A better way that involves only a slightly more complicated algorithm is to use the Barnes-Hut algorithm (a short Nature paper with more than 1,000 citations!). The algorithm involves recursively subdividing space into cubes and loading them with particles, such that every cube contains either 0 or 1 particles. This is represented in code with an oct-tree structure.  Once such a tree is constructed, one can calculate the gravitational force on a given particle in the brute-force way for close particles, and in an approximate way for distant particles; whether to use one or the other is determined by walking the tree down from the top. An excellent explanation (with great visuals!) is provided in this article.

The other advantage is that, once the tree has been already built for the gravity calculation, it can be used to identify the nearest neighbors of a given particle through the same tree-walking procedure. The nearest neighbors are needed for the hydrodynamical part of the SPH algorithm (see, e.g., this review article by Stefan Rosswog or this one by Daniel Price).

An interactive tree

Below is an interactive JavaScript applet that subdivides space with the Barnes-Hut algorithm. You can add new points by clicking on the surface, or using the buttons to add new, random ones.

The code for building the Barnes-Hut tree from an array of 3D positions is available at the GitHub repository for When Giants Collide. I will be developing the code in the open, and post periodically about my progress. Hopefully by the end of summer I will have an attractive app running on any modern device and web browser. Any ideas on how to gamify it?

Link: Why I’m betting on Julia

Evan Miller: Why I’m betting on Julia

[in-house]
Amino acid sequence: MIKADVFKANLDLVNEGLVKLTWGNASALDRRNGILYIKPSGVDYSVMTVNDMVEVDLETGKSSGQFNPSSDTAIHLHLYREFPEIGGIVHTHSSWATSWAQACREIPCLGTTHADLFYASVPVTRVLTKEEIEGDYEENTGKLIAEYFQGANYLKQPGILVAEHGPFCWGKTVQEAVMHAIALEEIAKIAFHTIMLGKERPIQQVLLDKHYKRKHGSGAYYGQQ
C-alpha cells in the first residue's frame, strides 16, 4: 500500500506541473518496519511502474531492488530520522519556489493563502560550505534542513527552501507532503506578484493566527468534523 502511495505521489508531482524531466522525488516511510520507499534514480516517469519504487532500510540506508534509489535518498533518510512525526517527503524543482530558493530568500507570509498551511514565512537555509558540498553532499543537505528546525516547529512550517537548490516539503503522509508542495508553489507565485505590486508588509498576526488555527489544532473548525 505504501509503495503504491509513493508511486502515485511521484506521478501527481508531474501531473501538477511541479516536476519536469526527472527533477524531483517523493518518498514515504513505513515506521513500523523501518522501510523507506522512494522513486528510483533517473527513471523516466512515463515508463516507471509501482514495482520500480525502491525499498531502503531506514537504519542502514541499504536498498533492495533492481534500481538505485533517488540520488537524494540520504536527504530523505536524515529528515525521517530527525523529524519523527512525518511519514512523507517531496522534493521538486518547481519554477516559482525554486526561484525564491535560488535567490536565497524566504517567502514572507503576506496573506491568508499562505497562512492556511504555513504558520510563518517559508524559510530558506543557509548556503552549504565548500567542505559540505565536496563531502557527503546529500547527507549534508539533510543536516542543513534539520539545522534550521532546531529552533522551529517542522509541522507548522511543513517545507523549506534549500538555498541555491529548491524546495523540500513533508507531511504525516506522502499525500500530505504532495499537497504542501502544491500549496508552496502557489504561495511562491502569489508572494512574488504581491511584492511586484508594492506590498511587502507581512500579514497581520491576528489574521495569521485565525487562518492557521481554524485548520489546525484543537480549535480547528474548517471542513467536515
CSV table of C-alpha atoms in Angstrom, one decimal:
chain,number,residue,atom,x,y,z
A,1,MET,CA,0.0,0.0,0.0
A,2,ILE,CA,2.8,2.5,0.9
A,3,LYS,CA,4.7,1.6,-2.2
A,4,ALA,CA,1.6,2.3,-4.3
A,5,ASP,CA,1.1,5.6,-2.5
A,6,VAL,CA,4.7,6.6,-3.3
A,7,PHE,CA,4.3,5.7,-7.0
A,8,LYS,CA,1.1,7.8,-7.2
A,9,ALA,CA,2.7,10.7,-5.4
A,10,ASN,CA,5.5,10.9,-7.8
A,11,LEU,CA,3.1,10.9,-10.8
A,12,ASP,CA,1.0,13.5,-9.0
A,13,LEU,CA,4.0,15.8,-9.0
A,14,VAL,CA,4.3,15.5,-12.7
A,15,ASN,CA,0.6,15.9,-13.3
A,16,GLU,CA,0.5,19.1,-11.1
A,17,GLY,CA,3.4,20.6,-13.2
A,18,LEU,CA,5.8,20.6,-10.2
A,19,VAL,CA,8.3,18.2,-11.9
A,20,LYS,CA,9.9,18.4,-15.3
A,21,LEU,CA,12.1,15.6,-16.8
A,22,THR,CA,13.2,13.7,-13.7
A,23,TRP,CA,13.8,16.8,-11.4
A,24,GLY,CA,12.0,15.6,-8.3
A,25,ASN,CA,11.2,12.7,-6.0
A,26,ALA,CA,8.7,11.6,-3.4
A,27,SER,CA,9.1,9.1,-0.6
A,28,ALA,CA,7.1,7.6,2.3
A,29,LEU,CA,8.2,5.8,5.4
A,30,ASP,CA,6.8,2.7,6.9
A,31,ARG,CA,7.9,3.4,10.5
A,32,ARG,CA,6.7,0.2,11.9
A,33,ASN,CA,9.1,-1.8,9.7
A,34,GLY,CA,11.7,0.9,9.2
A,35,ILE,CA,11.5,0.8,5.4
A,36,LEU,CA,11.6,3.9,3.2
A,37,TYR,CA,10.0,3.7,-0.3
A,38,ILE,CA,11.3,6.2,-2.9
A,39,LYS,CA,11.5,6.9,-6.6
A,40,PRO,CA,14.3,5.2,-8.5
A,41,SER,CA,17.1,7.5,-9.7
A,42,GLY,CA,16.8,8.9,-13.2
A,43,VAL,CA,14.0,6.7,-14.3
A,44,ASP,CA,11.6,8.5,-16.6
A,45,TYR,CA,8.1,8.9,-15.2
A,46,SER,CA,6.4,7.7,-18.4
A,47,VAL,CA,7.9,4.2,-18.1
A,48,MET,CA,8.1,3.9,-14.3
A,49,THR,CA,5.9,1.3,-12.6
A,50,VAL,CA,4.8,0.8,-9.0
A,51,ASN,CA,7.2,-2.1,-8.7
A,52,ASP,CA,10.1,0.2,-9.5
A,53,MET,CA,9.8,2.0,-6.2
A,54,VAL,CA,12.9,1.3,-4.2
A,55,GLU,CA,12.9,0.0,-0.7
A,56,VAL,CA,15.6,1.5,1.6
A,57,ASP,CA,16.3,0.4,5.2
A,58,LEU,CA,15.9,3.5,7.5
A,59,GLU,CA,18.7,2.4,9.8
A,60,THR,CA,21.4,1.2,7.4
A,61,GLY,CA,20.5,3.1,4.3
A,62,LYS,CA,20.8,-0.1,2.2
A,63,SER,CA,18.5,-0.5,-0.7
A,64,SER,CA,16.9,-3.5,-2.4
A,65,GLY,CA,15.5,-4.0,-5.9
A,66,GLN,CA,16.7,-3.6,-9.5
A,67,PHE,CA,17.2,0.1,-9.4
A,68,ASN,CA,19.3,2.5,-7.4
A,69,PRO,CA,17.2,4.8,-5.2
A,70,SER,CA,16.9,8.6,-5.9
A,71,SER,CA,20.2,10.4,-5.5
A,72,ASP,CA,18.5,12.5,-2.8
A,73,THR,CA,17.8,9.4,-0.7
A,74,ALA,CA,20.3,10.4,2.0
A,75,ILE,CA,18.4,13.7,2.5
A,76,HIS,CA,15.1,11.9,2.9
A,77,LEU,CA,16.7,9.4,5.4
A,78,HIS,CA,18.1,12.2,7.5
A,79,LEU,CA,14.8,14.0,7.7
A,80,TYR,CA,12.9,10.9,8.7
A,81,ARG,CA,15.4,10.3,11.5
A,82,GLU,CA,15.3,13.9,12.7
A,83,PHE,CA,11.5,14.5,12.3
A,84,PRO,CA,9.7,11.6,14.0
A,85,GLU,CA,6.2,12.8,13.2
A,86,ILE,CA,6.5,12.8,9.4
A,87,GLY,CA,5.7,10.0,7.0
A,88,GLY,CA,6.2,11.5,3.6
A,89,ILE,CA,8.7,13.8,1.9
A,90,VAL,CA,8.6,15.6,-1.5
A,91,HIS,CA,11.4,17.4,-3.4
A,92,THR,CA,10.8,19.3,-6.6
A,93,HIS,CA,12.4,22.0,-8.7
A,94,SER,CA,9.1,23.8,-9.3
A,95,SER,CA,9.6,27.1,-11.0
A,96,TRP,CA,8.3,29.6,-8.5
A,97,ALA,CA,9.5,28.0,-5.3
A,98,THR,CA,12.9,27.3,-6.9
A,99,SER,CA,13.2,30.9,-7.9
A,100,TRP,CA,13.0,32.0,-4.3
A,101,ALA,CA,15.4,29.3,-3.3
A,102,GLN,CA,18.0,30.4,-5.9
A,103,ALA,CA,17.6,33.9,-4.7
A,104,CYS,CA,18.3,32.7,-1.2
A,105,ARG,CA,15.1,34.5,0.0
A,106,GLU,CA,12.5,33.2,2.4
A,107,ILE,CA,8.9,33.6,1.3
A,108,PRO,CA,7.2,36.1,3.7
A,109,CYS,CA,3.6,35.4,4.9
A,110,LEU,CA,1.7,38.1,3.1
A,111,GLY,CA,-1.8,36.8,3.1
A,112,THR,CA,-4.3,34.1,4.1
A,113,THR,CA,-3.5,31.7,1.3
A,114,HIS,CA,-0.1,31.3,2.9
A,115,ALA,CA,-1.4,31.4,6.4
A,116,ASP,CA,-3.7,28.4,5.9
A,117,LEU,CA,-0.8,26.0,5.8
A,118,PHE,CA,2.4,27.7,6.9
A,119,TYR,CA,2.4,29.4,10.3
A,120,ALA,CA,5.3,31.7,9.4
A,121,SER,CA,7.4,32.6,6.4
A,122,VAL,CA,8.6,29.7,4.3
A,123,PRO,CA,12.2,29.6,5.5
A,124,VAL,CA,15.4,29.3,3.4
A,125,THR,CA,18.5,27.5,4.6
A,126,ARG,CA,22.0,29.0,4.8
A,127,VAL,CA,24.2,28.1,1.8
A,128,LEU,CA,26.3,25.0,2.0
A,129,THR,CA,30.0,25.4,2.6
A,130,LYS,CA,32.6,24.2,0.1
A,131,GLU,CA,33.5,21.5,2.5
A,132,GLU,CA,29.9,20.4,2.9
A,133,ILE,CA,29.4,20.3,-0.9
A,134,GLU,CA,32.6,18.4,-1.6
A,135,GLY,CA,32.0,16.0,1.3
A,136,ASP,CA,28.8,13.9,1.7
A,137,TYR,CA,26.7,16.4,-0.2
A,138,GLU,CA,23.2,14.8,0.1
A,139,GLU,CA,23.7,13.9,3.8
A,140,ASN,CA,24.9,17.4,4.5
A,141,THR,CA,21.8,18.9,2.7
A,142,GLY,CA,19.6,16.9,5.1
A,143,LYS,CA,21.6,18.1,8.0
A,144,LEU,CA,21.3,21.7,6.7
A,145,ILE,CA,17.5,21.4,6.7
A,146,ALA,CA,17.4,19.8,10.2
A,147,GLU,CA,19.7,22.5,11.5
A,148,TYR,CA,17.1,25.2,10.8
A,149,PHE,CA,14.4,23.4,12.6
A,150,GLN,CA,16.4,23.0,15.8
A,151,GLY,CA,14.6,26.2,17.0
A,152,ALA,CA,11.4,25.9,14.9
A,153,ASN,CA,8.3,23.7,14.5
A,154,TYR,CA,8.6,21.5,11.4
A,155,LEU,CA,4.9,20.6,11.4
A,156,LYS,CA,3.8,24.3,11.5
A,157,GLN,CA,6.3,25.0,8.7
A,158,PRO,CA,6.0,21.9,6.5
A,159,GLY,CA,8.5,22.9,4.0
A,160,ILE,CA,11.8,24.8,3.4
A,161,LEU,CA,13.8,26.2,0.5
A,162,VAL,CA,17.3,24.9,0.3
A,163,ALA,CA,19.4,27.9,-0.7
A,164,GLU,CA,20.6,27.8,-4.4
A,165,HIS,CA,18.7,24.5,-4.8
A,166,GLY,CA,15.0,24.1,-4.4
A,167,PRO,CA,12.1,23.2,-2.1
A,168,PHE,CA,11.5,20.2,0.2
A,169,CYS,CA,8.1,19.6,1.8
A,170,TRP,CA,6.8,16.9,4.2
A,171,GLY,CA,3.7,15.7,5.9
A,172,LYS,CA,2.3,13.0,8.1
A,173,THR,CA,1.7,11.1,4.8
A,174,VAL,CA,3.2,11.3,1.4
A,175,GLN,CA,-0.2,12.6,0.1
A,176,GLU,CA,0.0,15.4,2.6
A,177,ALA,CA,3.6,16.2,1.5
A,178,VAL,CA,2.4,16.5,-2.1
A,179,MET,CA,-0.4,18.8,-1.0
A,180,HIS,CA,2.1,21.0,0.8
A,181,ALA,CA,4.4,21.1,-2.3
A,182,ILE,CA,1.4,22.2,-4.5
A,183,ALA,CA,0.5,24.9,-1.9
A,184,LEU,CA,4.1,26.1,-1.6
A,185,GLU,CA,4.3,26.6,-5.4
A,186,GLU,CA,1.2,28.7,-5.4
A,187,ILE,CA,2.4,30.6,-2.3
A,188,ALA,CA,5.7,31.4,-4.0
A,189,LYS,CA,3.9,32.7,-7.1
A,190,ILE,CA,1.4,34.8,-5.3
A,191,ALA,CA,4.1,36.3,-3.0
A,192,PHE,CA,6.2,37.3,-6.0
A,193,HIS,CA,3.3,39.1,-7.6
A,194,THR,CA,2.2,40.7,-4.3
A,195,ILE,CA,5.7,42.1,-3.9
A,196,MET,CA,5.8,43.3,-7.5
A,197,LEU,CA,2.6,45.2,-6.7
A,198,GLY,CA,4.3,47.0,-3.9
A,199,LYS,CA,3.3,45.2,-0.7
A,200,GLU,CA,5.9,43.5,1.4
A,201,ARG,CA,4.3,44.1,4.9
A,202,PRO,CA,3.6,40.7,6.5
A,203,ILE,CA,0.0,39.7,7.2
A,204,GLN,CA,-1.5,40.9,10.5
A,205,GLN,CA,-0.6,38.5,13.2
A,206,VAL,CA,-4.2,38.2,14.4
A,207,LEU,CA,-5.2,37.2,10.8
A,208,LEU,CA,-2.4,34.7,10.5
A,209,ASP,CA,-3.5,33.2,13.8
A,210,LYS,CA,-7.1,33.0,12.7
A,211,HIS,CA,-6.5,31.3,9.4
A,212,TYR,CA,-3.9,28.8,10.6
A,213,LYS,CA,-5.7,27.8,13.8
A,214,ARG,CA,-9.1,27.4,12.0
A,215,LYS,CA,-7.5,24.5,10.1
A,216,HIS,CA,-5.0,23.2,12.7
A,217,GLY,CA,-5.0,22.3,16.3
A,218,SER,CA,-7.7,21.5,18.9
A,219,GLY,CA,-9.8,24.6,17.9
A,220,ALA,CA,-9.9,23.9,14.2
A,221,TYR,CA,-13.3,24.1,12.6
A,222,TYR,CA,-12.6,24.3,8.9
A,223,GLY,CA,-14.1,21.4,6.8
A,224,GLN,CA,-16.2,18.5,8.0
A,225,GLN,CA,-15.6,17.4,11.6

Julia looks to me like a very promising programming language.  Its main appeal is bringing C-like speed to a high-level, well-designed language that is tailored to scientific computation. From the article:

I hesitate to make the comparison, but it’s poised to do for technical computing what Node.js is doing for web development — getting disparate groups of programmers to code in the same language. […]

If you work in a technical group that’s in charge of a dizzying mix of Python, C, C++, Fortran, and R code — or if you’re just a performance-obsessed gunslinging cowboy shoot-from-the-hip Lone Ranger like me — I encourage you to download Julia and take it for a spin.

The “dizzying mix” is very much how I would describe a lot of the code I use and write on a daily basis.  R is too slow for intensive computations, so I drop down to C to write most of my algorithms and then wrap the C code in a higher-level R interface (via FFI); a similar state of affairs exists for Python. Getting communication right between the two worlds (the low-level C and the high-level language) can be daunting, and frankly, the mental context switch is exhausting. (Let’s not even bring Fortran into the discussion.)

I really hope Julia will succeed. What it needs right now is a first-class plotting facility and a bit more widespread adoption, but once that is achieved, I think that Julia will be a serious contender for mindshare.